British businesses are using R&D tax credits at a record rate, according to the latest HMRC statistics. The data shows a 22% increase in the number of SME claims over the past year.
In total, small to medium firms claimed £905m in cash payments from HMRC in 2015/16. Alongside the large company R&D scheme and the Research and Development Expenditure Credit (RDEC), the figure handed out in 15/16 swells to £2.78bn. Average claim values are up across the board, too.
But despite these healthy statistics, Jenny Tragner, director at R&D tax credit consultancy ForrestBrown, still feels the scheme is being underutilised. “We see that day-in-day-out,” Tragner told AccountingWEB. “Either businesses just didn’t know about the scheme, or they thought they didn’t qualify. There are still a lot of companies that aren’t claiming that should”.
But Tragner, a member of HMRC’s R&D consultative committee, is satisfied that things are progressing. Specifically, many businesses are now repeat claimants. Tragner says companies are becoming more comfortable with capturing qualifying projects and expenditure, and are putting in place better processes.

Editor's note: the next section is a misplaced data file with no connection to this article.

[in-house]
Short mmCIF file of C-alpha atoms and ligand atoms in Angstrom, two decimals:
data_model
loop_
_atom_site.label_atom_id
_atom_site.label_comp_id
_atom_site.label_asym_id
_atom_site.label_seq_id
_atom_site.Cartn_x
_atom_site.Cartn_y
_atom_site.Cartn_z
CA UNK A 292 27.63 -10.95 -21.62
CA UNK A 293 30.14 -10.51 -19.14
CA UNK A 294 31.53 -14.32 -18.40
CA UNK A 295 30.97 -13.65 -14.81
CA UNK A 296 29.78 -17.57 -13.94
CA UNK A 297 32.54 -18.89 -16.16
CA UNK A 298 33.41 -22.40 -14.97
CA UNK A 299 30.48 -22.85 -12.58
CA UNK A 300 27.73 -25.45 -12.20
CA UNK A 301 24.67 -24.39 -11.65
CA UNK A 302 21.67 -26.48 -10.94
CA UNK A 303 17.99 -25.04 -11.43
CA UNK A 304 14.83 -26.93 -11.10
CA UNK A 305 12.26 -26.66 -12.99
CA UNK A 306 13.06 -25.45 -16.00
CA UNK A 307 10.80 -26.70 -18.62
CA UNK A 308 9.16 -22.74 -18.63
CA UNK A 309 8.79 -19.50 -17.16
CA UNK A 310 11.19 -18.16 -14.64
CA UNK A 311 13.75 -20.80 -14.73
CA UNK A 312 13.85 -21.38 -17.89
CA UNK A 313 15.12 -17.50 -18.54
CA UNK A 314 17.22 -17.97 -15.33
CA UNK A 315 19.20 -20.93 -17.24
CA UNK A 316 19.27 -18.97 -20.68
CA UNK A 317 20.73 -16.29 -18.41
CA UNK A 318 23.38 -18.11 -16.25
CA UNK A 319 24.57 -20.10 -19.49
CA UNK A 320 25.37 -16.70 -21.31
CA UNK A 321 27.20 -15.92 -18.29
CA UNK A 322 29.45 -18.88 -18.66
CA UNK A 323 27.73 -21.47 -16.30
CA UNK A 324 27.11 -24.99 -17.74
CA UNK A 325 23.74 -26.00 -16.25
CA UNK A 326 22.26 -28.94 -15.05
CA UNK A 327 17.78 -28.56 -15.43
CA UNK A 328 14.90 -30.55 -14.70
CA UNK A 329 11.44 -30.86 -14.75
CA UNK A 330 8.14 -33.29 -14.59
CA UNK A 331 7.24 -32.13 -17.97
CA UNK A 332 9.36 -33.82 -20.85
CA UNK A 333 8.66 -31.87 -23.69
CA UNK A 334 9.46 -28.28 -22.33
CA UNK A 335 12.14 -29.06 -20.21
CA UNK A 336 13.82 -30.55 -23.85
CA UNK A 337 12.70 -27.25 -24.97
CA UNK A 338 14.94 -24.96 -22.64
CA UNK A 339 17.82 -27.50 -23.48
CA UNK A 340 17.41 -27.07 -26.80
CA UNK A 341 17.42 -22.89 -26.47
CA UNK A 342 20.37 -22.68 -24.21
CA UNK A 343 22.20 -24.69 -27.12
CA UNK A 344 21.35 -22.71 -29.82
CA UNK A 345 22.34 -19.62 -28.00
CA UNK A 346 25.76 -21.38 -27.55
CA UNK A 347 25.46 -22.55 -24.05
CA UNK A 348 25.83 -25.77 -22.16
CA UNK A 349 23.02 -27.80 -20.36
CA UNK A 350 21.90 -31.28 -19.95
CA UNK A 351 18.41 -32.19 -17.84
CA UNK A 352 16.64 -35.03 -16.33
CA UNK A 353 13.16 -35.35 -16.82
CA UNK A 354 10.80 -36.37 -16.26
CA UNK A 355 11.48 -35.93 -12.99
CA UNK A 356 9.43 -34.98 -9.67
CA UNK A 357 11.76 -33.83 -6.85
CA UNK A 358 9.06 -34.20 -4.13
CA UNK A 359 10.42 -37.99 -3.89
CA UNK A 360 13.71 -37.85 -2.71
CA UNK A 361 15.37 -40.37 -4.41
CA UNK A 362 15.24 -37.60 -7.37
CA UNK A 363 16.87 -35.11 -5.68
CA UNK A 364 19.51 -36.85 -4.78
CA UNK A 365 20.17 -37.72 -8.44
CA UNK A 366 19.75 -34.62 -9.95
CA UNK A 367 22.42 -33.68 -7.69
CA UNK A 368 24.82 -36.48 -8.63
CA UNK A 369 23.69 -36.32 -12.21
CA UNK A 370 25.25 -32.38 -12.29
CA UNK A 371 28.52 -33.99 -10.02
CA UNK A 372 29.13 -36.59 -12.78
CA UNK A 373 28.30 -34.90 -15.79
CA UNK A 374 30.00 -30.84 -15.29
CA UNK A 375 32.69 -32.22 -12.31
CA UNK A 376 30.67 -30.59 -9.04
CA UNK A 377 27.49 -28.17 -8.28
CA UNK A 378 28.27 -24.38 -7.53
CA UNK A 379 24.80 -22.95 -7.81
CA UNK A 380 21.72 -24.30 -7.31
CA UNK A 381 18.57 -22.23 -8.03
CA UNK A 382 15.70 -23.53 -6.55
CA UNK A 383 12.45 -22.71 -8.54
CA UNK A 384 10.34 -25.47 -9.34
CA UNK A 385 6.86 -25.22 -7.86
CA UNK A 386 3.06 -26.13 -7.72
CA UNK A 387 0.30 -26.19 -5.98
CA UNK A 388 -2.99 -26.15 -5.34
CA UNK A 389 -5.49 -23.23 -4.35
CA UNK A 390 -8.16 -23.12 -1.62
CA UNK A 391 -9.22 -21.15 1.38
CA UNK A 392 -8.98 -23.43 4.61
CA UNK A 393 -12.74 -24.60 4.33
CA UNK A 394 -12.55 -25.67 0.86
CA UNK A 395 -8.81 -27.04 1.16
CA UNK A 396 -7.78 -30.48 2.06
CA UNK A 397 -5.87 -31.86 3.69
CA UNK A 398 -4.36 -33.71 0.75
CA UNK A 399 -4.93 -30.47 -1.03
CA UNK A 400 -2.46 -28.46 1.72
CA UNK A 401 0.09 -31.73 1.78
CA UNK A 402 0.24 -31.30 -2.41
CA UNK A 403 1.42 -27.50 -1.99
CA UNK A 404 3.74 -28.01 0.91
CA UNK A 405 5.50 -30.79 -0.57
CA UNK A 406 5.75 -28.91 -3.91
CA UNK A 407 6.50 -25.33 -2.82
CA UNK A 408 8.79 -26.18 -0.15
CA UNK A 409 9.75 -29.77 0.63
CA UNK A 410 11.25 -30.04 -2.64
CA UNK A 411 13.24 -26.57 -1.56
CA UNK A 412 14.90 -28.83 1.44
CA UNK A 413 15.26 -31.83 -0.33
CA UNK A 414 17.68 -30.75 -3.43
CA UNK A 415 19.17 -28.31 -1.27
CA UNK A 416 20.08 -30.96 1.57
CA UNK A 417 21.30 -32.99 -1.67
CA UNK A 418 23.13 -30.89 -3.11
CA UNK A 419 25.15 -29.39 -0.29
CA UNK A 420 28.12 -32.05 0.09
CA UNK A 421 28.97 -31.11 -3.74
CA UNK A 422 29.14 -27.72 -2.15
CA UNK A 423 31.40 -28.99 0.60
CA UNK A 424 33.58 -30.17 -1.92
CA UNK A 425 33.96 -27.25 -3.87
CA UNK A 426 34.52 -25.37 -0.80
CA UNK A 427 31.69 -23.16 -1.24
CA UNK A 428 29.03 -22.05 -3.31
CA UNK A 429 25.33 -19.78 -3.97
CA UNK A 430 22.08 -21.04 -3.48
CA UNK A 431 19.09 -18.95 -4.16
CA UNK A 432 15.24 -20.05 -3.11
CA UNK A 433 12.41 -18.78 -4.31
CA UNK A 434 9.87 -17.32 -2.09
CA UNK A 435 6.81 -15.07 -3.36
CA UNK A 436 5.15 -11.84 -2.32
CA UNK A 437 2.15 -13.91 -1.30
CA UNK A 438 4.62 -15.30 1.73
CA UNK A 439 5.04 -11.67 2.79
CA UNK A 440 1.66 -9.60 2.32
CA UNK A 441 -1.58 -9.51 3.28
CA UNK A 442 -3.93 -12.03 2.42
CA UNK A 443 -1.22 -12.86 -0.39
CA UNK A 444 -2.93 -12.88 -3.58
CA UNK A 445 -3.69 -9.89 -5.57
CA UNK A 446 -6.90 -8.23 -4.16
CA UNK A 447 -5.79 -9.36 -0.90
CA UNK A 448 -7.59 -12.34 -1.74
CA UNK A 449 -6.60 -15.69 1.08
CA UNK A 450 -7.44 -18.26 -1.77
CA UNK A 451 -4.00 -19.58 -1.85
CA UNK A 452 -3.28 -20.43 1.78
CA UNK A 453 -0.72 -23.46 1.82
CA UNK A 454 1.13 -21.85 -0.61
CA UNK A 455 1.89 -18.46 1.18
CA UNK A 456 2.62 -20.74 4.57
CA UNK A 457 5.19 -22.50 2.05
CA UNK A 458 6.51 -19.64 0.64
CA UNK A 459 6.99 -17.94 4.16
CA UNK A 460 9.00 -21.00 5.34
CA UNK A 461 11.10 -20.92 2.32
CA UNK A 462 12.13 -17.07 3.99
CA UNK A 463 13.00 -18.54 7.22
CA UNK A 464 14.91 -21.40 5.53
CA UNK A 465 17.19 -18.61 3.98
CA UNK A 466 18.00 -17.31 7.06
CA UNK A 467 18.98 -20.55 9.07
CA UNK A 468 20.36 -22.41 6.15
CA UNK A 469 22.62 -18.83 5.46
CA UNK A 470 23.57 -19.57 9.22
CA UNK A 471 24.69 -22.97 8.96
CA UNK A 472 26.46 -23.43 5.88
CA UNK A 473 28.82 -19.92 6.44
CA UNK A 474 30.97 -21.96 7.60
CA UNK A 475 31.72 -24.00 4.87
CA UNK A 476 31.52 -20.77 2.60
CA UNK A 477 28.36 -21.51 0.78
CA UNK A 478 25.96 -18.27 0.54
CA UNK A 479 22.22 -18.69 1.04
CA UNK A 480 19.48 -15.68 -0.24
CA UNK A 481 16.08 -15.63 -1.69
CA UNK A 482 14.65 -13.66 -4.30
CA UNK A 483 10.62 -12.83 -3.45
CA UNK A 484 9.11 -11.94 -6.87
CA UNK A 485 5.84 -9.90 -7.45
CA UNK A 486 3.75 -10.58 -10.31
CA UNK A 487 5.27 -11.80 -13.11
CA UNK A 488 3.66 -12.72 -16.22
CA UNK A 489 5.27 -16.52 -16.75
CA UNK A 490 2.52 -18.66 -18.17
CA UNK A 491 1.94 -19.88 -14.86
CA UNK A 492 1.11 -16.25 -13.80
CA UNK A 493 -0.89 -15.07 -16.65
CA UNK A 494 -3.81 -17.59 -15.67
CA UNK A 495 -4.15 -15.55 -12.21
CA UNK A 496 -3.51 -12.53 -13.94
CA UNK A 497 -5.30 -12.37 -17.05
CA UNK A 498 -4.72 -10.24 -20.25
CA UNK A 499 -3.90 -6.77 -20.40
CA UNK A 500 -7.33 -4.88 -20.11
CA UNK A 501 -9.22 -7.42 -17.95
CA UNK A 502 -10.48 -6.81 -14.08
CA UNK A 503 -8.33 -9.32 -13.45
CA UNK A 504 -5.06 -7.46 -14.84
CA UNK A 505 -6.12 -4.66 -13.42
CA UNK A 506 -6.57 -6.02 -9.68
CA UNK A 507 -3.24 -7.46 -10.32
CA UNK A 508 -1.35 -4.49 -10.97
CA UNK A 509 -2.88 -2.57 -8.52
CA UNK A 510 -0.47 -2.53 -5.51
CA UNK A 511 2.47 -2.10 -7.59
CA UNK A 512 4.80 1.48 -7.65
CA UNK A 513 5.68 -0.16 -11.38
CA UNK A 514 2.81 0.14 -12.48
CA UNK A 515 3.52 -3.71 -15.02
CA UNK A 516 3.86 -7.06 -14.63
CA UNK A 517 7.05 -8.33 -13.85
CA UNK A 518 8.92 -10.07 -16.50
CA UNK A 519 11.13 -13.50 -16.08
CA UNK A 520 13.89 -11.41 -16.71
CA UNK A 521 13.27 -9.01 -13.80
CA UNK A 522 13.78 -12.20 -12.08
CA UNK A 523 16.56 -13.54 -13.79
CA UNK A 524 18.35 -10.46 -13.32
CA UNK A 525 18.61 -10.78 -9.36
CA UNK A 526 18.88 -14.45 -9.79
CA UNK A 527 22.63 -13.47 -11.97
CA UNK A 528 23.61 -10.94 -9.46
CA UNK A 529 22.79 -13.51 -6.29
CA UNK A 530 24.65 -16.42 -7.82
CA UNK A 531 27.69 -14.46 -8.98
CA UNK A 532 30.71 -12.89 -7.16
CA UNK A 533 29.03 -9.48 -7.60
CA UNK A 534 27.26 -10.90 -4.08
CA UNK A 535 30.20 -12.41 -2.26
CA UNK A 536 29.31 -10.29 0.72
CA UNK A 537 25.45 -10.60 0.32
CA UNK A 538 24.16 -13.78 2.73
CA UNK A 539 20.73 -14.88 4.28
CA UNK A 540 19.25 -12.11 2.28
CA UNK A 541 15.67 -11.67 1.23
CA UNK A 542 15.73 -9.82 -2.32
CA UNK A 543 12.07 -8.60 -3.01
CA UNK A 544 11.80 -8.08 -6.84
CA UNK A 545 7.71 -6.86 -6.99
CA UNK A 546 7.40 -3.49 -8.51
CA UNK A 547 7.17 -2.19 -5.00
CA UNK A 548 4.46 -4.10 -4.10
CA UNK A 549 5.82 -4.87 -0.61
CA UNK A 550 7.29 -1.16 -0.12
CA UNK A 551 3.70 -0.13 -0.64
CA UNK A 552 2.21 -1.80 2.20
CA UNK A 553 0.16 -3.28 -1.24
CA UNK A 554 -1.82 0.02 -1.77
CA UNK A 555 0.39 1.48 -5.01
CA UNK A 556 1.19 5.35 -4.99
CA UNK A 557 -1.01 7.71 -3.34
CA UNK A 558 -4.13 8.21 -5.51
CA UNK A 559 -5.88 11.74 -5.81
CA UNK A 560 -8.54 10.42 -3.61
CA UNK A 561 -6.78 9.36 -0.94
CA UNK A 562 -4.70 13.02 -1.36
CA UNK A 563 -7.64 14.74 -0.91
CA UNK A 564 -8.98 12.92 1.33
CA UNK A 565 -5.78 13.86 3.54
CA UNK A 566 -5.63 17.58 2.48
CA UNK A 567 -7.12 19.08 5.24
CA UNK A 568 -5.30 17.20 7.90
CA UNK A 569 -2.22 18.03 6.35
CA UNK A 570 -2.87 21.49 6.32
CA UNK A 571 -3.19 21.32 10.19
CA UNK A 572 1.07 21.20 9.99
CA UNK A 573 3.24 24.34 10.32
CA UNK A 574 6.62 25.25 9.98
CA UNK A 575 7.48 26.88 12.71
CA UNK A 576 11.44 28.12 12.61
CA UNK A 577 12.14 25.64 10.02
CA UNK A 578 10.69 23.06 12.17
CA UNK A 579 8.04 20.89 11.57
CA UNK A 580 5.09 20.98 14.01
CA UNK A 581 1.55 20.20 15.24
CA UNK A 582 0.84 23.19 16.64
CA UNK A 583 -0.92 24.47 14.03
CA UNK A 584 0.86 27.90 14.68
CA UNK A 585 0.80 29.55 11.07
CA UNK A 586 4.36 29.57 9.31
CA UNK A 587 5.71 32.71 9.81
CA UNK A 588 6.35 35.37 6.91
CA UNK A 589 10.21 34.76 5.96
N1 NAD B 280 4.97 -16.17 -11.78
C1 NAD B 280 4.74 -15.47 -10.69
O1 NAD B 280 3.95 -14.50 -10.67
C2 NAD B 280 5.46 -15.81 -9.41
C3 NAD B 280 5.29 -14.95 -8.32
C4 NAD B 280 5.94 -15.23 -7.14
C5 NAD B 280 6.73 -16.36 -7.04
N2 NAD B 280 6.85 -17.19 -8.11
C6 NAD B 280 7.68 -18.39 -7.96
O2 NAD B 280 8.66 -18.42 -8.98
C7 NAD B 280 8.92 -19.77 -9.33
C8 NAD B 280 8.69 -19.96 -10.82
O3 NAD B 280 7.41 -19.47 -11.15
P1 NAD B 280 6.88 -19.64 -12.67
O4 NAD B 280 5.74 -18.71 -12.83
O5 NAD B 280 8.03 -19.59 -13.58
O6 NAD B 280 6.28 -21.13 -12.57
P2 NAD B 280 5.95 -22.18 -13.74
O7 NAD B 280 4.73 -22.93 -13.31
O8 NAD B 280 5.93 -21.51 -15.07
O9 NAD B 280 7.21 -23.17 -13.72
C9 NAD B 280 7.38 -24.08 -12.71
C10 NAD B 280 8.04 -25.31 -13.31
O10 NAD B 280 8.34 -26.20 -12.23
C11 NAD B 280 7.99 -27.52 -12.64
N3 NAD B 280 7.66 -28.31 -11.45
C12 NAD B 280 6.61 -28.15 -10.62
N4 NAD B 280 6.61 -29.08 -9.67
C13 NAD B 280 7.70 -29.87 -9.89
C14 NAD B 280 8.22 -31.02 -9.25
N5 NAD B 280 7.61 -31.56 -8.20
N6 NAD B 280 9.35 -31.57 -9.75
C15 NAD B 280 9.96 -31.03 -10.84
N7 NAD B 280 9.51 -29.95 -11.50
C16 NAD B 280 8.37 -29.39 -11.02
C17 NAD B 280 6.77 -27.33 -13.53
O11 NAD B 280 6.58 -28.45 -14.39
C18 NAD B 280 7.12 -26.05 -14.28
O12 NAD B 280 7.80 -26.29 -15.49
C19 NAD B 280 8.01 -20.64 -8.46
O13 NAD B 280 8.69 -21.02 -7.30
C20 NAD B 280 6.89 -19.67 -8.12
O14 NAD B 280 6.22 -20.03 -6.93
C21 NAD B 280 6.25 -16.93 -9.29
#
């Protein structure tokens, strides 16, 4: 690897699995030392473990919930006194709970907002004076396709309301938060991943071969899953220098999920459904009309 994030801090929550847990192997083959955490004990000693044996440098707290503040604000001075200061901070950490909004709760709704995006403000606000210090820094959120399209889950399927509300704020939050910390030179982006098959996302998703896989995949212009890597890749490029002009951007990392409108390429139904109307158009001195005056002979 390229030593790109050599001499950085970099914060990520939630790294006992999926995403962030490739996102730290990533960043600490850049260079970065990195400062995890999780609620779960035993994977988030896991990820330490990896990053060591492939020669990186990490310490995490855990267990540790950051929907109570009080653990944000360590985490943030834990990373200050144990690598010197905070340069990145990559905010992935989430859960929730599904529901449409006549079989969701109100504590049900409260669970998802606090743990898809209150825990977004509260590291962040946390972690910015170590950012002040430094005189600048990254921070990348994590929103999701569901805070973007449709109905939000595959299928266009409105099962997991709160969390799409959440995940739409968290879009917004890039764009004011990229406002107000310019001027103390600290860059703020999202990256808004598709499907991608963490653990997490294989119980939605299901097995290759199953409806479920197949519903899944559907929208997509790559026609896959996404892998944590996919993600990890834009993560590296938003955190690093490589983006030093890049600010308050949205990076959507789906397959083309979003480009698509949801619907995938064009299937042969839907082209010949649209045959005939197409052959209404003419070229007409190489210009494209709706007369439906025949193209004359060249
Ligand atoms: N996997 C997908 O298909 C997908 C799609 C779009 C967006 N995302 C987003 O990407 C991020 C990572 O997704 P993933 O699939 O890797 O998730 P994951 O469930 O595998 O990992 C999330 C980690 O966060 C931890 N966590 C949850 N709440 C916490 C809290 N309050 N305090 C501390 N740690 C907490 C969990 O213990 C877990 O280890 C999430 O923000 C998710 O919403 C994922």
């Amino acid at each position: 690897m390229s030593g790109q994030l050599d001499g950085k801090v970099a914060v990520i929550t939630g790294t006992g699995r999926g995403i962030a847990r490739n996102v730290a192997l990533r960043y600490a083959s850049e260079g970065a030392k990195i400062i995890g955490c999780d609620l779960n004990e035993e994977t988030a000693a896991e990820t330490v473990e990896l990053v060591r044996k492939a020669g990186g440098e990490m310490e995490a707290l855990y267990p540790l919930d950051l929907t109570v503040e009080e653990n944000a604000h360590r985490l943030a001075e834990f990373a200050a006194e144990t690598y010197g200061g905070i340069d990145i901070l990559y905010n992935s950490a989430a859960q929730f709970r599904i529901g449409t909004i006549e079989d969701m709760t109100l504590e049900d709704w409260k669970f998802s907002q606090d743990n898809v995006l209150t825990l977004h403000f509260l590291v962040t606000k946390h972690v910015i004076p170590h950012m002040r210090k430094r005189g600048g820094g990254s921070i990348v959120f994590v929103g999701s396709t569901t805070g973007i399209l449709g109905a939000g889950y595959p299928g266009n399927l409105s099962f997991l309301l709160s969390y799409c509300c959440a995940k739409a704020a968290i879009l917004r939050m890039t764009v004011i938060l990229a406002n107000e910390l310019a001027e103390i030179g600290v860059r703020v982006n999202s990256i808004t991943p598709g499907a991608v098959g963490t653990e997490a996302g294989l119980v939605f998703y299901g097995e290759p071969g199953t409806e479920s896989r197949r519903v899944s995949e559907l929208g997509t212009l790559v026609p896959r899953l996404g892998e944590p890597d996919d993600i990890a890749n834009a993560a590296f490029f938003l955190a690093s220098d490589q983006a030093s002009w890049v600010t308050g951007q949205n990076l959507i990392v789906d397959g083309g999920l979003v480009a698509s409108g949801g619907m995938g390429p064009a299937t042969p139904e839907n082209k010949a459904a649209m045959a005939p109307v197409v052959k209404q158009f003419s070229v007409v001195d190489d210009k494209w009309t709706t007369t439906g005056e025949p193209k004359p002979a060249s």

“We’ve also seen the companies we work with start to change,” continued Tragner. “They are becoming comfortable with identifying what relief they are going to get year-on-year. They can now factor that into investment and day-to-day decisions.”
Another noteworthy morsel from the government statistics is RDEC’s second life as a tool for SMEs. The credit was initially designed for use by large companies, in particular businesses that missed out on relief because they were loss-making.
But the stats show that there’s been an 850% increase in the amount of relief claimed by SMEs using RDEC since its introduction in 2013.
With the number of SMEs now claiming under RDEC, Tragner says she’d like to see a move to simplify the landscape. “We have lots of complexity in terms of running two different mechanisms of relief,” she says. “We’d like to see the government simplify it by putting everyone onto the same model.
“Still have different rates, so you have more generous rates for SMEs, but have the same model so people can get more comfortable with the different rules.”
About Francois Badenhorst
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